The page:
Hook Youth Anglers

Arkansas offers one of the greatest fishing spots for children in the country. It’s called Dry Run Creek. This gorgeous little stream is full of giant trout. It’s located next to the Norfork National Fish Hatchery a few miles east of Mountain Home. It fishes for less than a mile from the hatchery outflow to its confluence with the Norfork River just below the dam. Only youths under 16 and mobility impaired anglers may fish Dry Run Creek.

The Friends of the Norfork National Fish Hatchery website reads, “With its specially designed walk ways, ramps and fishing platforms, the Dry Run Creek construction project completed in late 2010, has made it even easier to navigate the waters both by land and by water allowing the angler to hunt and stalk the behemoths that rest in the depths of Dry Run Creek.” 

While you do occasionally see someone “instructing” a little too much, doing what many might call fishing not teaching, for the most part, the rules are readily observed. When you have general public supporting a special destination reserved for hooking anglers as much as fish, and a state game agency dedicated to providing such an outstanding youth angling opportunity, you have the makings of a fine place for young fishermen to develop. More states should take a page out of Arkansas’ book. 

In a recent press release issued by Arkansas Game & Fish, Randy Zellers, Assistant Chief of Communications, outlined his “Seven tips to get young anglers on the line.” Zellers recommendations are solid. I’ll address each of his tips. 

  1. Go Where It’s Good

Nothing is more important in hooking a young angler than catching fish. Young folks aren’t in this for the peace and relaxation. They want action. They want to catch fish. Taking them on a trip that produces the most fish possible should be your goal. Farm ponds and small lakes are prime destinations. It’s hard to beat worms under bobbers for bluegills when it comes to numbers. If they catch a big one, great, but it’s a numbers game. Fast action is the key to keeping them engaged. 

  1. Use the Right Rig

Don’t make this complicated. Push button reels and casting rods exist for a reason – they’re easy to use. Zeller recommends, “A Zebco 33 combo that includes the rod, reel, some line and even a few hooks, bobbers and split shot weights can be found for about $30 at most sporting goods stores.” He’s right. Likely no other reel has caught more first fish than a Zebco push button.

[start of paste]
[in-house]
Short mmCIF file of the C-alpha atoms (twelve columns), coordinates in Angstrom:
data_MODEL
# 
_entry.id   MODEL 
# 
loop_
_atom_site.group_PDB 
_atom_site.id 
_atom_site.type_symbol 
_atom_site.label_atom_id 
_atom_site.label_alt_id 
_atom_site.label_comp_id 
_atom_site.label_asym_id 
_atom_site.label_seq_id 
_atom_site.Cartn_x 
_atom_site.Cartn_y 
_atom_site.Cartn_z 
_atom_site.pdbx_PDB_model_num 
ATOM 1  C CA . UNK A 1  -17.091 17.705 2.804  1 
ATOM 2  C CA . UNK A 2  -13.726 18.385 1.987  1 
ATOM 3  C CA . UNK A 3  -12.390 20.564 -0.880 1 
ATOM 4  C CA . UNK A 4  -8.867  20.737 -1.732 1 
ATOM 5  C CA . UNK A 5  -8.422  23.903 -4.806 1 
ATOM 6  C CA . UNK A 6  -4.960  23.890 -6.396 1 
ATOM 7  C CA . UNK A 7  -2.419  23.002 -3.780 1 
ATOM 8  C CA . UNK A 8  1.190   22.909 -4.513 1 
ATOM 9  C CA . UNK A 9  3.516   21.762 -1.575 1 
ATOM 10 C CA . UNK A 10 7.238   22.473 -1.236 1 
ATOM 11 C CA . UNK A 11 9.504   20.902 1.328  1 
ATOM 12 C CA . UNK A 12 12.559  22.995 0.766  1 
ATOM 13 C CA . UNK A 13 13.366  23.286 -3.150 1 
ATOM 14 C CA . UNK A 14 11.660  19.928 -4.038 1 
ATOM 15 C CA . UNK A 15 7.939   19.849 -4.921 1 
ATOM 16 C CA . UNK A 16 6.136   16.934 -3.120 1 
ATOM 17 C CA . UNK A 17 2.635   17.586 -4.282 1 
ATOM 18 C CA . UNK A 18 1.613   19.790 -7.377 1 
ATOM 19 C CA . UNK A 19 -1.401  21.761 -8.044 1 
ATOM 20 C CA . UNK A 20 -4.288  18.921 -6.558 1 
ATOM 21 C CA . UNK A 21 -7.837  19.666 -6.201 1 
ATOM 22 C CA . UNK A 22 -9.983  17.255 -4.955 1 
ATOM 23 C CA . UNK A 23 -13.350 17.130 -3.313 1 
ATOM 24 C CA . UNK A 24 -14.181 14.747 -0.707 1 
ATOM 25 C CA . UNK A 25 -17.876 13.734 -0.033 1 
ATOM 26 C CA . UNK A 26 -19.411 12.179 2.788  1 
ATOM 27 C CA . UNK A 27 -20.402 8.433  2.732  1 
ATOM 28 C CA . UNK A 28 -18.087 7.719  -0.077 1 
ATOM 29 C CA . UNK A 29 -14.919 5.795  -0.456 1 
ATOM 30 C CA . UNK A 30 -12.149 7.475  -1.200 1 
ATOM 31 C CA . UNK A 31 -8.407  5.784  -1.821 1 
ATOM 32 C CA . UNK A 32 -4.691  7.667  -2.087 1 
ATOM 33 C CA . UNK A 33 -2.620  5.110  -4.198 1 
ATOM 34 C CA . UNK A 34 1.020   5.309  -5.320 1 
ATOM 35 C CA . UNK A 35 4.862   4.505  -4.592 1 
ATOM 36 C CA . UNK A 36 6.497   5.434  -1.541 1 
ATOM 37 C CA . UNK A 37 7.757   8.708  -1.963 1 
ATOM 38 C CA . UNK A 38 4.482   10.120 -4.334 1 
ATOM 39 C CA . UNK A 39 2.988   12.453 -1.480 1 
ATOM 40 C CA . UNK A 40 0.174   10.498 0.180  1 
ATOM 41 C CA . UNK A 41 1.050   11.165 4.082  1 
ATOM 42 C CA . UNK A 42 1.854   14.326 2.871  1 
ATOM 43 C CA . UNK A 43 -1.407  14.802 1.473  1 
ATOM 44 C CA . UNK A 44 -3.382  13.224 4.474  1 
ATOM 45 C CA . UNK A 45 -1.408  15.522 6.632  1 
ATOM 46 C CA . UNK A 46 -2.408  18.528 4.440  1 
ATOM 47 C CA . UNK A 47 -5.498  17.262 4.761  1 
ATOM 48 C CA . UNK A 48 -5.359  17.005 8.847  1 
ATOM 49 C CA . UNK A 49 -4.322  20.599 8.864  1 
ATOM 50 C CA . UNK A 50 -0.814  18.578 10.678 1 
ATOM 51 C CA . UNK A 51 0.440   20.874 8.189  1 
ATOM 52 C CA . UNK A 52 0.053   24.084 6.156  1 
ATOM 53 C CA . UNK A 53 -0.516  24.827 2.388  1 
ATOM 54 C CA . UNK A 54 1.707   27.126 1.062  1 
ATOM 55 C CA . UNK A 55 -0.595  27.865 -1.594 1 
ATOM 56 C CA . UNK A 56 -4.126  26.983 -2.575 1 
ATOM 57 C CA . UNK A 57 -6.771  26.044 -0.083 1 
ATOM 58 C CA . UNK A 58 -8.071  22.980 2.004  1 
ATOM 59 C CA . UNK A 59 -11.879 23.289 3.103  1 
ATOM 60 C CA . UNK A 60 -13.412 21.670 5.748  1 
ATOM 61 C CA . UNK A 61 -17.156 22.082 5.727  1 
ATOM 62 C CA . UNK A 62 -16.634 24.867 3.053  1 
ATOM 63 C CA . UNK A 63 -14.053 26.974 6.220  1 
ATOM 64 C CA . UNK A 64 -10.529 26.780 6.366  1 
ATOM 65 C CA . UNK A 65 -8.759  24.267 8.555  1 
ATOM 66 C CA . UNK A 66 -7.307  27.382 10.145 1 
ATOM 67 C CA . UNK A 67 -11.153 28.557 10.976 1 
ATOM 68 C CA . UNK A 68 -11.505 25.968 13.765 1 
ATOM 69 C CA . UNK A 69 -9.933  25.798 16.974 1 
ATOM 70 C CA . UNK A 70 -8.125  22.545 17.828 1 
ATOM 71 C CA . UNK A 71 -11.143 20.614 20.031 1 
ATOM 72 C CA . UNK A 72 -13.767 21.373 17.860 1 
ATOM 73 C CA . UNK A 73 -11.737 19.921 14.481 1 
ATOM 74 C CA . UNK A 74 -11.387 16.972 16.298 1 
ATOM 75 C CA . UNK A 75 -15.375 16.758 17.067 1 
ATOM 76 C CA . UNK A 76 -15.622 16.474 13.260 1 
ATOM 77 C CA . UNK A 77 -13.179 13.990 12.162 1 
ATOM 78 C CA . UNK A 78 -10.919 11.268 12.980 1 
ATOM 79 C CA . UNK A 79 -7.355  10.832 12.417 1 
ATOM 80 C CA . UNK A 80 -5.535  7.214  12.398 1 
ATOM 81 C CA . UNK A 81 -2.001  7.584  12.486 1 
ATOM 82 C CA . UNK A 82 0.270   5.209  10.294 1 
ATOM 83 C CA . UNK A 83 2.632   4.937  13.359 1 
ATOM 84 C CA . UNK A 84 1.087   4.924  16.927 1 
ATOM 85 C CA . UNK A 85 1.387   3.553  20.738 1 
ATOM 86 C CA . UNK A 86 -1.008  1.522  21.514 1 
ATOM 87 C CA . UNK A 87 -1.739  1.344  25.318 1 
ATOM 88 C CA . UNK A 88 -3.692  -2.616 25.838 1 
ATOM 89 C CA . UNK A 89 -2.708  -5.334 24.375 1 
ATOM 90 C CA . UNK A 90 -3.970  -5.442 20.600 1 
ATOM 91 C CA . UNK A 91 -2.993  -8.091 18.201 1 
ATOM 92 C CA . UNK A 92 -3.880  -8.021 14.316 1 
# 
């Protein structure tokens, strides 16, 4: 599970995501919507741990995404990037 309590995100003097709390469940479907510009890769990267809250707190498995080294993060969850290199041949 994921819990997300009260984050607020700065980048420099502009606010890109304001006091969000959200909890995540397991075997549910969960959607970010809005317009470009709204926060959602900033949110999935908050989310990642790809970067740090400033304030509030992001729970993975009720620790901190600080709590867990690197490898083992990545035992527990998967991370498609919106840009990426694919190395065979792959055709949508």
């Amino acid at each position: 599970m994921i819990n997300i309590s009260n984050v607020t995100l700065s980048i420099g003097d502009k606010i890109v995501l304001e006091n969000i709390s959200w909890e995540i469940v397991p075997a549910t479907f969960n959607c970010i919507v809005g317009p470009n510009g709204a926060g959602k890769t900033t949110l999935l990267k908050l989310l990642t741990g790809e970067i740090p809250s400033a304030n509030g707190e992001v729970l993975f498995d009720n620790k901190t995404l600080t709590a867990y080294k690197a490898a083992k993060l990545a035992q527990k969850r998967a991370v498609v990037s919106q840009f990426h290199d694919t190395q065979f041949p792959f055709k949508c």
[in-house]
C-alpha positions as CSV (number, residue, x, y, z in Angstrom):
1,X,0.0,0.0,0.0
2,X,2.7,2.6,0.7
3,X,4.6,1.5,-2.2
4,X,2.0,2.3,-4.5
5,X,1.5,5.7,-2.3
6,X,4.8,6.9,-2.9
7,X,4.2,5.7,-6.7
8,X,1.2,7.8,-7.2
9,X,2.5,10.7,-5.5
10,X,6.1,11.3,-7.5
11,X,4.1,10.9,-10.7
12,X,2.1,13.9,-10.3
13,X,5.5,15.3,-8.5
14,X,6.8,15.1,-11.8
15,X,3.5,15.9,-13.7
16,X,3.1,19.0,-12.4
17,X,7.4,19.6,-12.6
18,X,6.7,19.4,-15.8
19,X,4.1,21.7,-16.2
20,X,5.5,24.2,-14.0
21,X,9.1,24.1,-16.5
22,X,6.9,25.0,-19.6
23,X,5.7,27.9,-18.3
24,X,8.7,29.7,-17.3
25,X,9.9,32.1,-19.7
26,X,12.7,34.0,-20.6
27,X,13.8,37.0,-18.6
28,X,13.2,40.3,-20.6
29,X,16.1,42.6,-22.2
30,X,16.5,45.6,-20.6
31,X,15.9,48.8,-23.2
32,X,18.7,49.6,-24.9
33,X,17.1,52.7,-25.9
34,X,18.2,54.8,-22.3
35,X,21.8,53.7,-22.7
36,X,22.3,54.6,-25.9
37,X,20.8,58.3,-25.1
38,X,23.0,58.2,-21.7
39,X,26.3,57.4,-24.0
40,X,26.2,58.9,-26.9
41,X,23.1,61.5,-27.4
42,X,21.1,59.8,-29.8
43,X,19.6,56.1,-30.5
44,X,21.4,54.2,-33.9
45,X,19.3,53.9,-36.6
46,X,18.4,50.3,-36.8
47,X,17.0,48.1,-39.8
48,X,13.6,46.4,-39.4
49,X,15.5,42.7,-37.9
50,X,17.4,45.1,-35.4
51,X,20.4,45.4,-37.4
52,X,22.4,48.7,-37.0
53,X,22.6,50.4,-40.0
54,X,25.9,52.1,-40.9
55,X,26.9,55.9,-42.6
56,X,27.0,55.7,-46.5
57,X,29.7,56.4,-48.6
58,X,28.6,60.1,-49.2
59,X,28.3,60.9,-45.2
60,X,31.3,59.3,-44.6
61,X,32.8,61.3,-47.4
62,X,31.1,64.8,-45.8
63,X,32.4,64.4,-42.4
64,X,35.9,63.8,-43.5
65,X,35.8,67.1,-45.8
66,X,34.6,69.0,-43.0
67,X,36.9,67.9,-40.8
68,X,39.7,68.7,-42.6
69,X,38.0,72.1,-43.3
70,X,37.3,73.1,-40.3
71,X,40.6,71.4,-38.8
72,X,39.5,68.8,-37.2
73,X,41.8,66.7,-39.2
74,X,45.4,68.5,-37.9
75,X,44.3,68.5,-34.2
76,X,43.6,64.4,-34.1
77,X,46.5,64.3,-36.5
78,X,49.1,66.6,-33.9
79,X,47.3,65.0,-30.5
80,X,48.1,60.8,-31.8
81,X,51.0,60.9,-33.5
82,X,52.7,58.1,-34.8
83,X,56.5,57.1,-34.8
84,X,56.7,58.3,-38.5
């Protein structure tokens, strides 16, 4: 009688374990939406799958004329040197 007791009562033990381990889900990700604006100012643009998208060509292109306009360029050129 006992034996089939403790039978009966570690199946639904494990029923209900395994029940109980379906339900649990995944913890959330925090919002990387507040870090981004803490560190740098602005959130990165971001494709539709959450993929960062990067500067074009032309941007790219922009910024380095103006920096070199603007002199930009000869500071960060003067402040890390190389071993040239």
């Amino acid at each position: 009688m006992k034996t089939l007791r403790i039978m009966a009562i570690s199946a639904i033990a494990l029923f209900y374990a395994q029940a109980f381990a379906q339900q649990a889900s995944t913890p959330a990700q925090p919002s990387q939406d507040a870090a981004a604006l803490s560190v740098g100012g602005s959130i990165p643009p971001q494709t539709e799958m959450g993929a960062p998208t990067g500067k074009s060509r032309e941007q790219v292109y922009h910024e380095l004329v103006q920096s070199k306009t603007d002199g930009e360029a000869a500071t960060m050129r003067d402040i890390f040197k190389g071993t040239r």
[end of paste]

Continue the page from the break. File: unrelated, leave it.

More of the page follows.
Lure ’em in

My grandpa tortured me walleye fishing with jigs over open water humps and bars. We’d be out in the middle of the lake vertical jigging and I’d be bored to tears. Kids want action. Let them cast a lure that doesn’t require much technique to retrieve. Spinnerbaits for bass. Road Runners for crappie. Something that spins and moves. Remember those ridiculous fidget spinners from a few years ago? Yeah, kids like that stuff. 

Watch and Learn

Maybe you’re not an angler but there is a young person in your life asking you to go fishing. If you don’t know where to start, a simple Google search is going to offer a ton of information. YouTube has endless content about fishing. You can search for the type of place you’re going to fish, like a farm pond, or you can search the exact water you plan to fish. There will likely be some helpful videos available. Your state fish and game agency is another great resource. Every state I know of has some sort of program for introducing fishing to youths. Many even have loaner equipment you can use for free. 

Prepare for Success

If you’re going fishing, don’t be surprised when you catch a fish. First off, know what you are going to do with the fish you catch. Are you going to release them, or are you going to keep them to eat? I’m a big fan of keeping some fish and having a fish fry with kids. They usually find it pretty cool to eat fish they caught. If you are going to keep them, be sure to follow all the rules and regulations. You’ll need a means of keeping the fish, like a stringer, bucket or cooler. A good, sharp filet knife is key. Electric knifes are worth the money in my book. Go back to YouTube and learn how to filet fish. It’s easier than you might think. 

Comfort Is King

Once you have a kid interested in fishing, you can push them a little more. Get them up earlier, keep them out in the rain or whatever. But when you are trying to spark their interest, make sure they are comfortable and having fun. Go during good weather. Have plenty food and drinks. Have a chair or blanket for them to sit on. Let them check their phone. Just allow them to come into the excitement of fishing at their own pace. Their excitement level isn’t the same as yours. If you try too hard, you can easily push them away. 

Keep It About the Kids

Don’t be that guy at Dry Run Creek trying to hook the 30-inch trout in the kiddie pool. It’s about the kids. It has to be all about the kids. Make sure they know you share their excitement and that their success is your success. At the end of the day, when you get to listen to them tell their fishing tale and you see that big smile on their face, you will be more rewarded and fulfilled than you could ever be from catching a fish yourself. 

See you down the trail…
Brandon Butler

Pic: Dry Run Creek in Arkansas is a special place for young anglers. 

For more Driftwood Outdoors, check out the podcast on www.driftwoodoutdoors.com or anywhere podcasts are streamed. 


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